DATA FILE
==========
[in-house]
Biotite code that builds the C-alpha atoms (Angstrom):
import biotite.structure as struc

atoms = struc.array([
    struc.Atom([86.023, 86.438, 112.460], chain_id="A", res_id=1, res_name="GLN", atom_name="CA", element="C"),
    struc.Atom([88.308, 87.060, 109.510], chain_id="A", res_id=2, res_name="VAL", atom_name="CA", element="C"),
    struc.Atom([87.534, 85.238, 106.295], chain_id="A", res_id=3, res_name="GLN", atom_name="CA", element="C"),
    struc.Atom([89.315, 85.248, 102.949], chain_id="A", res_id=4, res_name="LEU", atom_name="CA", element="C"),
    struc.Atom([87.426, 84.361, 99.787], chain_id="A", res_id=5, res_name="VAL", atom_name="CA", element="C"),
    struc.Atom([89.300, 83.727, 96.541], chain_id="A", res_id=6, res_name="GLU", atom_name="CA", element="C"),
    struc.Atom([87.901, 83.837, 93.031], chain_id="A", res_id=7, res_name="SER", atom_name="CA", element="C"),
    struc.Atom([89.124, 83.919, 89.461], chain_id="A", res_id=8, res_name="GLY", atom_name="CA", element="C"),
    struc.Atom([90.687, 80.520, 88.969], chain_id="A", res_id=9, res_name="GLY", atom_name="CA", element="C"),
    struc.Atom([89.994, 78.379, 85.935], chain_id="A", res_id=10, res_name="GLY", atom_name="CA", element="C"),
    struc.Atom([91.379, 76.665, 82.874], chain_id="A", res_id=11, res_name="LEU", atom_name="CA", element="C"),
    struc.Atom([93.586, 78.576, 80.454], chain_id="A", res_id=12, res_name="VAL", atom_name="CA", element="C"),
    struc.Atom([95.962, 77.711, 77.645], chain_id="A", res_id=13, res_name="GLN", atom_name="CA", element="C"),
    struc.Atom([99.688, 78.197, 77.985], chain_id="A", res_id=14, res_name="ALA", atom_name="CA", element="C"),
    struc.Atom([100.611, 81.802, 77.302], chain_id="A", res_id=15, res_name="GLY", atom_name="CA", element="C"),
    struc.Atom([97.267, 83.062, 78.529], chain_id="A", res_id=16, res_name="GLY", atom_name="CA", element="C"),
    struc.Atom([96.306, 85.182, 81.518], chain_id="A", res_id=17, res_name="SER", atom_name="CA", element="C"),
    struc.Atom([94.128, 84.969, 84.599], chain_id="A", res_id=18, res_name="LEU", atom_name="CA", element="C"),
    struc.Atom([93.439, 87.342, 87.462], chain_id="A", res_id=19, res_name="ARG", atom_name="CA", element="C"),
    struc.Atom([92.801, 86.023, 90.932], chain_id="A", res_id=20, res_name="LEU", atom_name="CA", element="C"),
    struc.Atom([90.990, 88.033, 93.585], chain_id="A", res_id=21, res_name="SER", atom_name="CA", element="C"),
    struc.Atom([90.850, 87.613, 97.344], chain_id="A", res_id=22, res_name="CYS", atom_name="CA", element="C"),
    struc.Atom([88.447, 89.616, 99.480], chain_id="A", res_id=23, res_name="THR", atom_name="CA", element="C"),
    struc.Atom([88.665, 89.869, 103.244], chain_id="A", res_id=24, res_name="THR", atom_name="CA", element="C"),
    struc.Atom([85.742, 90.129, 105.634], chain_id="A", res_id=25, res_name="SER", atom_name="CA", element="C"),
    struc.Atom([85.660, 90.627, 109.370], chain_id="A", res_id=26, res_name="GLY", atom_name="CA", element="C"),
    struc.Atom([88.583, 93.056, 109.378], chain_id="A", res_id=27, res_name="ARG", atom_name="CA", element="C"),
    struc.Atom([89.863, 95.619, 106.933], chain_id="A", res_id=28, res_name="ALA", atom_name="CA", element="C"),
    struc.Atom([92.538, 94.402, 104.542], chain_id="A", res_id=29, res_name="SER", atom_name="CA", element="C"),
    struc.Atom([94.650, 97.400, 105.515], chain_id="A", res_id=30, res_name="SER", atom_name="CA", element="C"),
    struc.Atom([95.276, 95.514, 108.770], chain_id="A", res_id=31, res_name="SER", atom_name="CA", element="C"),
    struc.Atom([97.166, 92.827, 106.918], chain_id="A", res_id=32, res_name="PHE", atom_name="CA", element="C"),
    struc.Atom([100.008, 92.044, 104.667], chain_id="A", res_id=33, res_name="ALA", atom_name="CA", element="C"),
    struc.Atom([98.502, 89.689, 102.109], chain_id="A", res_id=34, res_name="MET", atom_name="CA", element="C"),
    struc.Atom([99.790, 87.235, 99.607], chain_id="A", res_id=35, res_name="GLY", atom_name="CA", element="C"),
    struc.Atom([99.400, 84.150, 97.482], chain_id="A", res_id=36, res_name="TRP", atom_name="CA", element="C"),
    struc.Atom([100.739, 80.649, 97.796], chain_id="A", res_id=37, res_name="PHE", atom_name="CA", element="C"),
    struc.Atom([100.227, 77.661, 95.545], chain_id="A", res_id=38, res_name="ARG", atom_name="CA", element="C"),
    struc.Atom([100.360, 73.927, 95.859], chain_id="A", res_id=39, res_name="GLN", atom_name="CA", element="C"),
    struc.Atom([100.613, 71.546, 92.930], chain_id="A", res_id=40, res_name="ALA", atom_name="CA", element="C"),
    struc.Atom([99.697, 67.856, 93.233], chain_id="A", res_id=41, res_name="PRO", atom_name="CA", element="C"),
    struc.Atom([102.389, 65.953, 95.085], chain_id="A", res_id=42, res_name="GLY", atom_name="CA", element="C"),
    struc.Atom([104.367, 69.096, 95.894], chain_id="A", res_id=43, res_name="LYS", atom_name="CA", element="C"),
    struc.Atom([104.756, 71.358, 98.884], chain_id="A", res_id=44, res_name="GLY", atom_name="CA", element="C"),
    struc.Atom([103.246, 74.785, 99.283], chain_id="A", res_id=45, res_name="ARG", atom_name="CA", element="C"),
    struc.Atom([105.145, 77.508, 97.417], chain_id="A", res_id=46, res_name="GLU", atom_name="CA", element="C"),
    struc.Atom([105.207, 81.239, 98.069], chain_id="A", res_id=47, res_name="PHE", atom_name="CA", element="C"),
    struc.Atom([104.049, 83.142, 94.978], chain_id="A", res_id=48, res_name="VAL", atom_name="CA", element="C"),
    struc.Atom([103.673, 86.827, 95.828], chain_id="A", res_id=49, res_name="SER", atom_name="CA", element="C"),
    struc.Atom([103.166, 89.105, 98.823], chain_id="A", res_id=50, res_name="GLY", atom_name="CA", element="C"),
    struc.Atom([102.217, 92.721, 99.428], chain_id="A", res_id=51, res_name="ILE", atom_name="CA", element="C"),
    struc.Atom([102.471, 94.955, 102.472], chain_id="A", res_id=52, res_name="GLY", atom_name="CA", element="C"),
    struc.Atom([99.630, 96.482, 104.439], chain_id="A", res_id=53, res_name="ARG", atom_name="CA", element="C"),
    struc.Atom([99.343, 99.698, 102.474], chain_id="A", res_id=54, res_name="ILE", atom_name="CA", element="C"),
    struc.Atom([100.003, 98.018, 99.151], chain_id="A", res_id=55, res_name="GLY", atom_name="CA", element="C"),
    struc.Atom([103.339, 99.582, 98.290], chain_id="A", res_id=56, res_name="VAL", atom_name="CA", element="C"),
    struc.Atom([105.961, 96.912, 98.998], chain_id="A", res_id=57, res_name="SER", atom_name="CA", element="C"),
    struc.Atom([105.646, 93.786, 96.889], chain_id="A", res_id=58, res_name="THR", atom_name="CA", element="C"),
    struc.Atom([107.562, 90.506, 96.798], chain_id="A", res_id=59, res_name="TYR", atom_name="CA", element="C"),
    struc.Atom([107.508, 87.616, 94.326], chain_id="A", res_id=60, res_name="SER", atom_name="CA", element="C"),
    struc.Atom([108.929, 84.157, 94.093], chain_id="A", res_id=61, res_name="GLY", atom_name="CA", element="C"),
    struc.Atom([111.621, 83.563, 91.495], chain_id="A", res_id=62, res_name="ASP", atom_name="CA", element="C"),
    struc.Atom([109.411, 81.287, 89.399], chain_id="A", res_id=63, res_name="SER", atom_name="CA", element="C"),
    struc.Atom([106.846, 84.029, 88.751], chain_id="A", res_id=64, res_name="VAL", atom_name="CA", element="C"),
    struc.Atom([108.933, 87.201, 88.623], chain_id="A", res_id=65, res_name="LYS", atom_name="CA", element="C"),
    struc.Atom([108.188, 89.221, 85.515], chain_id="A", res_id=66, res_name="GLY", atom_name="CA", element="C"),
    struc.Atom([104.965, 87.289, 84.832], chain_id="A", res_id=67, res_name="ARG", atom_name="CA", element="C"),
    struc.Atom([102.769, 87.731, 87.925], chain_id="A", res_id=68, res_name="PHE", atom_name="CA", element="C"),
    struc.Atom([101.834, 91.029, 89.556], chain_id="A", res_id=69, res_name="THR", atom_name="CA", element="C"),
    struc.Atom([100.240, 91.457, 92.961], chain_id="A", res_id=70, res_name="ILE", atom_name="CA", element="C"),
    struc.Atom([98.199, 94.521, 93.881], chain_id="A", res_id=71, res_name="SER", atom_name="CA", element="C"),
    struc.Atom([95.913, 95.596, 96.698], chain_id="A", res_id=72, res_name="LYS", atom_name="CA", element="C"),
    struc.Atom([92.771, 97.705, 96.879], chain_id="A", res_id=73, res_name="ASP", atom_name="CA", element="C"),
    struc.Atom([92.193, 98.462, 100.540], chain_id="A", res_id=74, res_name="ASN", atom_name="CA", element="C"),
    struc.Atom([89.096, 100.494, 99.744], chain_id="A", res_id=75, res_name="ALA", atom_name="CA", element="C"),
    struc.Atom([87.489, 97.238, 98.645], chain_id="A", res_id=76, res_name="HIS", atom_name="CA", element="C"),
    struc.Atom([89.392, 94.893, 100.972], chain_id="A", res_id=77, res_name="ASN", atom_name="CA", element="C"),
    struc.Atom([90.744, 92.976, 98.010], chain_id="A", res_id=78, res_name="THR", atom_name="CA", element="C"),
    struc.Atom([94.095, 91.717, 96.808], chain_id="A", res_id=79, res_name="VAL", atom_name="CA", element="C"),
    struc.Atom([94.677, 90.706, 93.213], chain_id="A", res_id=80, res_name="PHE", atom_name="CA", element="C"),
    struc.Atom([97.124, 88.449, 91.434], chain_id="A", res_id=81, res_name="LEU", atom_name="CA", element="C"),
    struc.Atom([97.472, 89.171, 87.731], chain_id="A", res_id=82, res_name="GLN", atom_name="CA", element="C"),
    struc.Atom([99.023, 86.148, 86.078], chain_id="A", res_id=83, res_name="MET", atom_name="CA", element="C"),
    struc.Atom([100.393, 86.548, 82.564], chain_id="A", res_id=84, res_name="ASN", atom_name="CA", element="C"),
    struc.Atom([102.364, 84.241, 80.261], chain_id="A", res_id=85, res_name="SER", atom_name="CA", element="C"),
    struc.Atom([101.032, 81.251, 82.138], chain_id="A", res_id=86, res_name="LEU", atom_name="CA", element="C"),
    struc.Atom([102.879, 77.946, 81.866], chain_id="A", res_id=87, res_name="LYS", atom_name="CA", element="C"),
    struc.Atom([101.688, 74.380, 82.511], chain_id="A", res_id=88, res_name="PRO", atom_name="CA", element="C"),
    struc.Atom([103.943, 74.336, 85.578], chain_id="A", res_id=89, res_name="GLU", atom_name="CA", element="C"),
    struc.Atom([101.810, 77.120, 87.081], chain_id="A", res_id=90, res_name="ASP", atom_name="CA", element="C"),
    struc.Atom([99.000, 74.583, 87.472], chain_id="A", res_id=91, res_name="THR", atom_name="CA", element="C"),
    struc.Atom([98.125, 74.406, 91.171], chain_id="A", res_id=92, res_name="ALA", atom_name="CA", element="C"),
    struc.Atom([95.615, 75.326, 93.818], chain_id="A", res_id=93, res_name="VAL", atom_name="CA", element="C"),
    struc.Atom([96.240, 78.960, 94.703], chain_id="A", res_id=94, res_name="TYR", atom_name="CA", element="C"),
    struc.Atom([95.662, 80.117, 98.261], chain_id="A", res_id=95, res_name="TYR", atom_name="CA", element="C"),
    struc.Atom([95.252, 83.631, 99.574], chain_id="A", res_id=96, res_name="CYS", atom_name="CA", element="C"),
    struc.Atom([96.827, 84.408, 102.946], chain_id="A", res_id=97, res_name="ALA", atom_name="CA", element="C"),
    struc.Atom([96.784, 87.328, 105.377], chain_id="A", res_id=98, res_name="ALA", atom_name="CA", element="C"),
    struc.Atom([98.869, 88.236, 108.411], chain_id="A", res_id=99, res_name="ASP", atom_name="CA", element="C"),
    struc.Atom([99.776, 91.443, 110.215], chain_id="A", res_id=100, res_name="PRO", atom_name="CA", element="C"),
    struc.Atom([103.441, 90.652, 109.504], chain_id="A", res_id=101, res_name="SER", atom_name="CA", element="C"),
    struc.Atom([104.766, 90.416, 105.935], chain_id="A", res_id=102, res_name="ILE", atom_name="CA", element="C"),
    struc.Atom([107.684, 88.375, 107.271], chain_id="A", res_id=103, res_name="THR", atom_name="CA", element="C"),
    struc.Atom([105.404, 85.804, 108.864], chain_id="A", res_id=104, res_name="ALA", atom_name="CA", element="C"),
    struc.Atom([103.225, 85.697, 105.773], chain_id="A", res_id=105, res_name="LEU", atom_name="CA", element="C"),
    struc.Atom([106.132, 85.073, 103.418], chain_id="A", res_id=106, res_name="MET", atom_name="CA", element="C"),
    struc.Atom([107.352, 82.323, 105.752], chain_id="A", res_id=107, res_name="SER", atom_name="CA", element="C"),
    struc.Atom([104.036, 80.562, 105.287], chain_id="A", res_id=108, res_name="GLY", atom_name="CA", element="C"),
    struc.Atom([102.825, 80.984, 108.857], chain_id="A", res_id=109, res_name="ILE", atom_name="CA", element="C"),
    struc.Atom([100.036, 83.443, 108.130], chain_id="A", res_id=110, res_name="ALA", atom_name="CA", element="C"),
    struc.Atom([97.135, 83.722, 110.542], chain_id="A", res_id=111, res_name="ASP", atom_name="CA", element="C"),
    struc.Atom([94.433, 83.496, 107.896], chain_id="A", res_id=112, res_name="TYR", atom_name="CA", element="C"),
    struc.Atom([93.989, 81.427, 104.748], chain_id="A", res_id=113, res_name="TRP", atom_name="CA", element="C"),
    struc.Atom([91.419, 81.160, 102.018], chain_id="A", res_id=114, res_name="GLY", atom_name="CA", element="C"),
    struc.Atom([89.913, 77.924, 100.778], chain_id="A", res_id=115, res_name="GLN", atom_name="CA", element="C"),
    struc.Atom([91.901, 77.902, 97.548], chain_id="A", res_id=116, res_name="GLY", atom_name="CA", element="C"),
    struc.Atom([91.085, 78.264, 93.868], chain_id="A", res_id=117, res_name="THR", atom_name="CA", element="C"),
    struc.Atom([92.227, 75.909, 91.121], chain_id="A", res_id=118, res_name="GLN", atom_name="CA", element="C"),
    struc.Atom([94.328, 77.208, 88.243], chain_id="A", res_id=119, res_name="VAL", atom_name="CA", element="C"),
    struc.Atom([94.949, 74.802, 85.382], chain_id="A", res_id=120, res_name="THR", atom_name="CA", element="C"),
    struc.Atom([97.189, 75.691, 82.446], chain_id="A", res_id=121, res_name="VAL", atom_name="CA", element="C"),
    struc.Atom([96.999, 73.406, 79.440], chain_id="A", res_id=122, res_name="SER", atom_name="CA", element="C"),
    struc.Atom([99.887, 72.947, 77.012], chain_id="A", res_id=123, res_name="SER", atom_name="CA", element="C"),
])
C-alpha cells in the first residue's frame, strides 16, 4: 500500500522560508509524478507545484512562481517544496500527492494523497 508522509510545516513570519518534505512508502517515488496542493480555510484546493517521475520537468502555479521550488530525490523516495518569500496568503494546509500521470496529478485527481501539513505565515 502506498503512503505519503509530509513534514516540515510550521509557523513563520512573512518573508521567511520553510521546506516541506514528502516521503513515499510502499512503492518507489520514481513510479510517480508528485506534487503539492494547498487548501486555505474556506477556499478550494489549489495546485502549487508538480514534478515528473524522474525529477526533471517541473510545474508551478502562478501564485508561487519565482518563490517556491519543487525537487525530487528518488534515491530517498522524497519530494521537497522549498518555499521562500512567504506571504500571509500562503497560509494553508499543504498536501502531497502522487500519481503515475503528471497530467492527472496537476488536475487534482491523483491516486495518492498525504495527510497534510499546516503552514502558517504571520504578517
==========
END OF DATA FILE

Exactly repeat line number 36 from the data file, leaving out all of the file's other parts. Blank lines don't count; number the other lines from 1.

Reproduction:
    struc.Atom([97.166, 92.827, 106.918], chain_id="A", res_id=32, res_name="PHE", atom_name="CA", element="C"),